Herzog & de Meuron’s 11111 project recently opened on the west end of the Lincoln Road pedestrian mall. It’s a shocking structure — large, raw, and unfinished looking (there is some ongoing construction on the top levels, but the basic appearance is as it will be). The architects were able to pull variances, convincing government officials that the size of the building was determined by aesthetic reasons, but an effort to maximize capacity. And indeed, several of the levels are soaringly high, while others have the cramped height of a standard parking garage.
The building is “mixed use,” though the majority of it is open and designated for parking (currently $15 flat rate, and well utilized). The “its a garage” mindset may explain how this project was sold to planners and citizens, since there is precedent on South Beach for unusual garages (and anyway there is a pretty universal agreement that parking garages should be ugly). But I suspect that many residents are horrified by it, and this makes it all the more delicious.
The core of the building is a completely unconventional staircase, with every level blending into the next, attached with concrete stairs that jut in chaotic directions. Generally the details do not play up the under-construction thing, but do note the safety-mesh like steel wire on the railings (it is actually very high-quality braided wire).
Most of the retail is on the ground floor, with one solitary (and unfinished) location on the 5th floor. There is also some residential space on the top floors, but this is still under construction and probably off limits for good. The horizontal cables that make up the guard rails are set back a foot or two from the ledges, and they tend to disappear, creating spectacular vistas.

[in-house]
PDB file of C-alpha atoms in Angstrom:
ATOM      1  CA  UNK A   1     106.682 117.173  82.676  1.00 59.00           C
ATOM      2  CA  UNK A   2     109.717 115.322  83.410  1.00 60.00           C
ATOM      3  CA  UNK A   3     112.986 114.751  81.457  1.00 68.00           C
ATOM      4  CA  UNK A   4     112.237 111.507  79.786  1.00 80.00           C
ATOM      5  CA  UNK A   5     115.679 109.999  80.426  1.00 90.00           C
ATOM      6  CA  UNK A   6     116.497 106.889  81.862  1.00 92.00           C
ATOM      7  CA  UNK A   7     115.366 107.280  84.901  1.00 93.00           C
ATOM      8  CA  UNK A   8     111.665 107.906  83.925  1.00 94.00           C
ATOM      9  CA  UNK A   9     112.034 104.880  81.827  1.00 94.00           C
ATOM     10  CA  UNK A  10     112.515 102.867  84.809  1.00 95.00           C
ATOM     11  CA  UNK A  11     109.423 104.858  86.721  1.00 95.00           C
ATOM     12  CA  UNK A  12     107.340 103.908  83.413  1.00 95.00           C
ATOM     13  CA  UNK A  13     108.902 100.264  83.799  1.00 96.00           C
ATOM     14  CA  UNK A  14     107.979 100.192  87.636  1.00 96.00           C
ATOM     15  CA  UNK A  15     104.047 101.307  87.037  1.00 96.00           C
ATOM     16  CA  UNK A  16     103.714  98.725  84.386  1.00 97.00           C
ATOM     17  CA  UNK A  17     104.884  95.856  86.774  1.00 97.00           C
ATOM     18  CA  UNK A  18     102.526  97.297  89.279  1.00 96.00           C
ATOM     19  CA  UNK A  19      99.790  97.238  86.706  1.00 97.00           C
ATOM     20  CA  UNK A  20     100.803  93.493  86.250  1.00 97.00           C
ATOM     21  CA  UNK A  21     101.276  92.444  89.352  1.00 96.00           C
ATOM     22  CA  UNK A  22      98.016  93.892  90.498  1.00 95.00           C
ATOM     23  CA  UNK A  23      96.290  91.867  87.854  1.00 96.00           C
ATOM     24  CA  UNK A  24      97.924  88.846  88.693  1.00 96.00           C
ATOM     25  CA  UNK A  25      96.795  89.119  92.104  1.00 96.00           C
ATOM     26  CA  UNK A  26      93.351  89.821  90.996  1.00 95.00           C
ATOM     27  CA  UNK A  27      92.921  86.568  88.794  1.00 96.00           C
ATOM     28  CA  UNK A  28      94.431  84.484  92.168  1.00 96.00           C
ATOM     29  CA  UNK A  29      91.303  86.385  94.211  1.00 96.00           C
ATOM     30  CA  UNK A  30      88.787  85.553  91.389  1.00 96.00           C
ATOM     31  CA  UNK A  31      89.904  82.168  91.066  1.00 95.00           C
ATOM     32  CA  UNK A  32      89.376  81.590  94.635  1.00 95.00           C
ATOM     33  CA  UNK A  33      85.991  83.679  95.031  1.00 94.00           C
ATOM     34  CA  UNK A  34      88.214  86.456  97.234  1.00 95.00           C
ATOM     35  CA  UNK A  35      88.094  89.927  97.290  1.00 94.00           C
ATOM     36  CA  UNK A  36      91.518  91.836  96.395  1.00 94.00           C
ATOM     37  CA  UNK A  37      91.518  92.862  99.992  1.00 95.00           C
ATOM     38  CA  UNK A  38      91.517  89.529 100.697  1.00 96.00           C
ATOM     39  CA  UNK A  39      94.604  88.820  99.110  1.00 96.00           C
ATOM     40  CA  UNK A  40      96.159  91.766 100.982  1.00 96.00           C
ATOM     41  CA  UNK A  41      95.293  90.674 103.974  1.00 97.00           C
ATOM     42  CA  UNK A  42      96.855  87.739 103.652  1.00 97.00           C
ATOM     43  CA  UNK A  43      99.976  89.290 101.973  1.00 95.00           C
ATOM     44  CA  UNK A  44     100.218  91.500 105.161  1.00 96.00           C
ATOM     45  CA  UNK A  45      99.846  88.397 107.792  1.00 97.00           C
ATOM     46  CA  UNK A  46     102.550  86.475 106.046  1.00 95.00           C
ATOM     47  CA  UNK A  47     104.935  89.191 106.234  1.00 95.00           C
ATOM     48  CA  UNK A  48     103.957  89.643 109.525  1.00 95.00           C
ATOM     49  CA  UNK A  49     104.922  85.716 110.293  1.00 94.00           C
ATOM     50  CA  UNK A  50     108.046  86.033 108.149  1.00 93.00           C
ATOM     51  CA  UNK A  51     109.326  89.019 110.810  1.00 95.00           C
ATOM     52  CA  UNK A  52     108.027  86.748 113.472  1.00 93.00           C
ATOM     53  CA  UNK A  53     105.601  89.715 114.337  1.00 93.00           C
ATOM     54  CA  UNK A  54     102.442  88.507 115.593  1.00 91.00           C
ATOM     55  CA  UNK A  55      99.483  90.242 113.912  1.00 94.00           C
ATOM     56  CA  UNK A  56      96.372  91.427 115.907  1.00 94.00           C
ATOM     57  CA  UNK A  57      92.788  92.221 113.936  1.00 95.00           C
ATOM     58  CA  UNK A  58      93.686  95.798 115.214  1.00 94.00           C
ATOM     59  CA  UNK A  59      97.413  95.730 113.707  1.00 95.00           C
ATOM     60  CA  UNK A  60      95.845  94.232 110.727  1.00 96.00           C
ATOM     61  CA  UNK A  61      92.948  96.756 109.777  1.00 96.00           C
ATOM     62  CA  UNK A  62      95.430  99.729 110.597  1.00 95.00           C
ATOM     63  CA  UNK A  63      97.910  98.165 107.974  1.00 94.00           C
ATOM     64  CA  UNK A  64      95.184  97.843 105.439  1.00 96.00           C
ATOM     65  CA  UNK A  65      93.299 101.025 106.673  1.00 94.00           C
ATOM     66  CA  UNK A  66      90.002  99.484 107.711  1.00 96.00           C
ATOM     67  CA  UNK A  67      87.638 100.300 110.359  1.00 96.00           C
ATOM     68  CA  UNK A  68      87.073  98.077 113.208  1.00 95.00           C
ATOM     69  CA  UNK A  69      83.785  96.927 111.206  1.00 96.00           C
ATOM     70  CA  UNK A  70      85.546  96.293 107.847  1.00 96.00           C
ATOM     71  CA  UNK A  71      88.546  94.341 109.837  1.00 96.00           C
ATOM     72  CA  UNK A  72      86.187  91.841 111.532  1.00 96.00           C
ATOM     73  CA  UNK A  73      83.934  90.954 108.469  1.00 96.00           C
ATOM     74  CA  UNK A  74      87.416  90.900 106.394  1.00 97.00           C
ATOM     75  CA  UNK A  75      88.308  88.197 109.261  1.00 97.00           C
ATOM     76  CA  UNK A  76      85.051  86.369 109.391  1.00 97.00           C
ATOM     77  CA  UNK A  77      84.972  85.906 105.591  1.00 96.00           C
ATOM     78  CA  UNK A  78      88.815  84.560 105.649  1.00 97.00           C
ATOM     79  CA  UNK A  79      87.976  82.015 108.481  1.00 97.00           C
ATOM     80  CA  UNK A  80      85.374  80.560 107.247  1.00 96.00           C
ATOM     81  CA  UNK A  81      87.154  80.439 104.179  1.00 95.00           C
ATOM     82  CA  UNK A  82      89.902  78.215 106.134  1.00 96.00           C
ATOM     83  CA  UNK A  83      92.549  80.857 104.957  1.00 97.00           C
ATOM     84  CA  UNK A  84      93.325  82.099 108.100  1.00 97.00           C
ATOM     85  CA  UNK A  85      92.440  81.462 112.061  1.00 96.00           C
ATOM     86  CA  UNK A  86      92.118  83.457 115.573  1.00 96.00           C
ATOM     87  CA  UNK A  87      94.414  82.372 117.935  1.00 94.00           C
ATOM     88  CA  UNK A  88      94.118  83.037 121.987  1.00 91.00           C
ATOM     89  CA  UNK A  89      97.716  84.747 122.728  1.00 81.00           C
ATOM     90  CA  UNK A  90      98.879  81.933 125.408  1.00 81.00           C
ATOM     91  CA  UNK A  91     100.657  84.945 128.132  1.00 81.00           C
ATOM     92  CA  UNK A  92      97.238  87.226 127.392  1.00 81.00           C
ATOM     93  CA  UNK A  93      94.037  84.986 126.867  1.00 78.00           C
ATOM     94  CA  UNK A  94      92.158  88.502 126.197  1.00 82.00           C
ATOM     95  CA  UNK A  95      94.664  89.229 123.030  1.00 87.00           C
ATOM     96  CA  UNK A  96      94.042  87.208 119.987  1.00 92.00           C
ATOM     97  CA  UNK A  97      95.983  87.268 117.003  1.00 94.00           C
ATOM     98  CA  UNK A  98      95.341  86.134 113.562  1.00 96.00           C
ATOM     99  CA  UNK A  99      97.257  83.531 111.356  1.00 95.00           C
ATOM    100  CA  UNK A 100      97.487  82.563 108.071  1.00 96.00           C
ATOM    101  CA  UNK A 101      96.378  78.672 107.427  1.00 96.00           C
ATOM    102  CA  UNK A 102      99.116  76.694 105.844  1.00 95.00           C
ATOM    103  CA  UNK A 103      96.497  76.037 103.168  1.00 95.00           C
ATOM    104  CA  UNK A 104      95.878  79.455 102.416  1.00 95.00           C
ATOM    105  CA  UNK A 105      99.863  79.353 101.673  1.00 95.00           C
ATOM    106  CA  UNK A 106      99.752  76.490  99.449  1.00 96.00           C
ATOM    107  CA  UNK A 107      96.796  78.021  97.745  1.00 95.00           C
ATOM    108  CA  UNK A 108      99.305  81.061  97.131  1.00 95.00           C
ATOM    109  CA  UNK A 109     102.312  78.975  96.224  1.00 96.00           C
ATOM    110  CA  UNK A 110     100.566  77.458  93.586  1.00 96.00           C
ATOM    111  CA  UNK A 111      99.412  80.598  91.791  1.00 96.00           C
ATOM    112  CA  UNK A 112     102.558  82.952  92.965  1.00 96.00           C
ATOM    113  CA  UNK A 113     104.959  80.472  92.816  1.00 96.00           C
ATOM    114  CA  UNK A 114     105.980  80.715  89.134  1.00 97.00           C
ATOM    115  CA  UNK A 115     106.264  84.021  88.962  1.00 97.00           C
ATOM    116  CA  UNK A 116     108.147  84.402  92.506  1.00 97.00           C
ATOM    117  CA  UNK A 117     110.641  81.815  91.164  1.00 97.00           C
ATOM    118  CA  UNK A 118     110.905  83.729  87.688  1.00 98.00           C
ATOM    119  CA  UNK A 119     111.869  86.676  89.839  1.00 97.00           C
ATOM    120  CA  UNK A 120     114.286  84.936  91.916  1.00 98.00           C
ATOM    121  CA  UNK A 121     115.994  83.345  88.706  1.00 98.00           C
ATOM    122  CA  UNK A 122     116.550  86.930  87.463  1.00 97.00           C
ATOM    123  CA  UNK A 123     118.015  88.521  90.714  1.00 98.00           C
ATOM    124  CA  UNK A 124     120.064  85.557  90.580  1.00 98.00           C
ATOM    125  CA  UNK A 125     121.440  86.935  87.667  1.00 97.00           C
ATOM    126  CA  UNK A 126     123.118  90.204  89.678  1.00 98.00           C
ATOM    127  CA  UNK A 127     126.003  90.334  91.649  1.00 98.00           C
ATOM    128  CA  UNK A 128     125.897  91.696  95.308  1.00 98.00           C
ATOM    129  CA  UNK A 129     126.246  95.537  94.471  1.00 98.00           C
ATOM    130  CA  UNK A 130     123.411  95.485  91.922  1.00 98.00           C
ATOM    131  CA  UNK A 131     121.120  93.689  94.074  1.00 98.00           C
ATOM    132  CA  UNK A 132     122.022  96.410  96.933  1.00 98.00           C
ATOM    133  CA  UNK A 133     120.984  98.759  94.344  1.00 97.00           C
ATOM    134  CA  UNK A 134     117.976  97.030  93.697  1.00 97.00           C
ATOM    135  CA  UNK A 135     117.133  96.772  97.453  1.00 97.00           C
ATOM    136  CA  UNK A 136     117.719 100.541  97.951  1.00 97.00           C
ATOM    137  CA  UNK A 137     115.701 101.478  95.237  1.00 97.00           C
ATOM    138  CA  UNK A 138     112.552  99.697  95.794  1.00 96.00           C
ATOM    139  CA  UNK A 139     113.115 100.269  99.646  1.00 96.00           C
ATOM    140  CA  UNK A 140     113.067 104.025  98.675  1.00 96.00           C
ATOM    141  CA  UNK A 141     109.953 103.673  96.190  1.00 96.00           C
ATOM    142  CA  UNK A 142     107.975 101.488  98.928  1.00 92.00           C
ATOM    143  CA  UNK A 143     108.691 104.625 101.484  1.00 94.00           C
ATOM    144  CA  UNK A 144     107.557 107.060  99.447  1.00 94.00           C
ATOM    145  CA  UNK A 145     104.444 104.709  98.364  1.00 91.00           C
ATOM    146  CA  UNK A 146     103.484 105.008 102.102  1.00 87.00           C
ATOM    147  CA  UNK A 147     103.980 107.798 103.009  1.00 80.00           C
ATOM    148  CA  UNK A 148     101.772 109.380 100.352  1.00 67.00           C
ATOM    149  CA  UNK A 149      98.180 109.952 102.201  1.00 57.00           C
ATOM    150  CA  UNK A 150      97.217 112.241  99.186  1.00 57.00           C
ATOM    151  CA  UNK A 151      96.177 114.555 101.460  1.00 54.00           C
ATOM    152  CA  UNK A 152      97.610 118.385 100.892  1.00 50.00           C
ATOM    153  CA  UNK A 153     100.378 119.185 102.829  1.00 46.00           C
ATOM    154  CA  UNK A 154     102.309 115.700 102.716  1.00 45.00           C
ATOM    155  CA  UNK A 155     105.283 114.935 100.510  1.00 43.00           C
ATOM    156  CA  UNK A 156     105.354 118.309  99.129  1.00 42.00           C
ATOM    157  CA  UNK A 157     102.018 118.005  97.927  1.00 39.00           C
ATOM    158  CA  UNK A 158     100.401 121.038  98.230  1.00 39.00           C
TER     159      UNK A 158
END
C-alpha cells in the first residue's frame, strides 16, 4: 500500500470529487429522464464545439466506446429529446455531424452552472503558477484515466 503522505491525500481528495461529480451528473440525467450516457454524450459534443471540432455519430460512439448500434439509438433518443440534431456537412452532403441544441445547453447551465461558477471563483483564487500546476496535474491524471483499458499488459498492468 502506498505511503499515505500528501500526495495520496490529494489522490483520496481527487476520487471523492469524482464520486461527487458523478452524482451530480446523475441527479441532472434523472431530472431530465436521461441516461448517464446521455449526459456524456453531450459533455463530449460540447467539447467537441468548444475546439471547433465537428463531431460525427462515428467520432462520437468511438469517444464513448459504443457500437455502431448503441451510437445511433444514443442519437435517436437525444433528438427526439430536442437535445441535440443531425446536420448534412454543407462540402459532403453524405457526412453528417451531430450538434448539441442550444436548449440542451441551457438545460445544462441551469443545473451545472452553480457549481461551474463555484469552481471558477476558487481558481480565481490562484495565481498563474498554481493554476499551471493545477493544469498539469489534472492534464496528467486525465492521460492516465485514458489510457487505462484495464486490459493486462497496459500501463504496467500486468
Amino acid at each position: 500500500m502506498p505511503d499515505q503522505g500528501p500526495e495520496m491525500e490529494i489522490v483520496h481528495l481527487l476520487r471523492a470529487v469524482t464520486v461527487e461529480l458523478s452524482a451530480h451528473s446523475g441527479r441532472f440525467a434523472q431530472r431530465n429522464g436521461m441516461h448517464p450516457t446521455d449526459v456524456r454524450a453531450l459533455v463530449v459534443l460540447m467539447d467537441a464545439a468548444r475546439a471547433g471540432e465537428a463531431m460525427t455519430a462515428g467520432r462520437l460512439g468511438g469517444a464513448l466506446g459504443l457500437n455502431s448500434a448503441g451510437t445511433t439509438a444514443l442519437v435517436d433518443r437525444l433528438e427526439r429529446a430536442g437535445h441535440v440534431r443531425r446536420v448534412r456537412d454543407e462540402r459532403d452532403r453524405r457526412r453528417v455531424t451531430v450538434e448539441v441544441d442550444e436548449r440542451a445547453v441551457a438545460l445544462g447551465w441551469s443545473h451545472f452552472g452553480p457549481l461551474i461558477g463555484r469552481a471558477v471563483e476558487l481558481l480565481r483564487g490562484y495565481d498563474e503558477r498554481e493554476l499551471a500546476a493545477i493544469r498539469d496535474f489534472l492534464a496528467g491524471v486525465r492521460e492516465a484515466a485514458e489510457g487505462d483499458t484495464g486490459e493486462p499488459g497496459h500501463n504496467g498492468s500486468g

The lighting and other metal details are stridently mimimal, and most of the signage is painted onto the building in oversize Helvetica. The whole thing comes across as a monument against design-by-committee.
A view from the rose-colored windows of the movie theater across the mall. One of the best aspects of the project is Herzog & de Meuron’s transformation of the pedestrian area for a block or two around the project. They brough in black and white stone and created a slightly irregular surface, with landscaping inspired by the Everglades.
There is probably more going on with the planters then is immediately obvious, they are almost an exhibit recreating what’s happening 25 miles to the west.
I’m pretty sure they actually went out there and hand-picked the trees.
… replete with air plants. They are using some sort of cloth rope to hold them up while they root, not the standard 2×4 treatment.
The building is cleverly integrated into the bank structure next door, with a row of retail on one side, and crafty connections on several levels.
It’s difficult to convey how much the structure dominates the road. It certainly looms over the pretty movie theater, but in a way that I found pretty complimentary.
Here’s the view from the Publix parking garage, about a third of a mile away.
One more look inside at those angular staircases. Here on the second level there’s also a sculpture of angular metal, suggesting that all the supporting rebar in the building is like this.
I don’t know how the residents feel, but the people walking around and inside the garage seemed pretty engaged and impressed. People admired the pedestrian details, and there was some walking around and photographing inside the structure.
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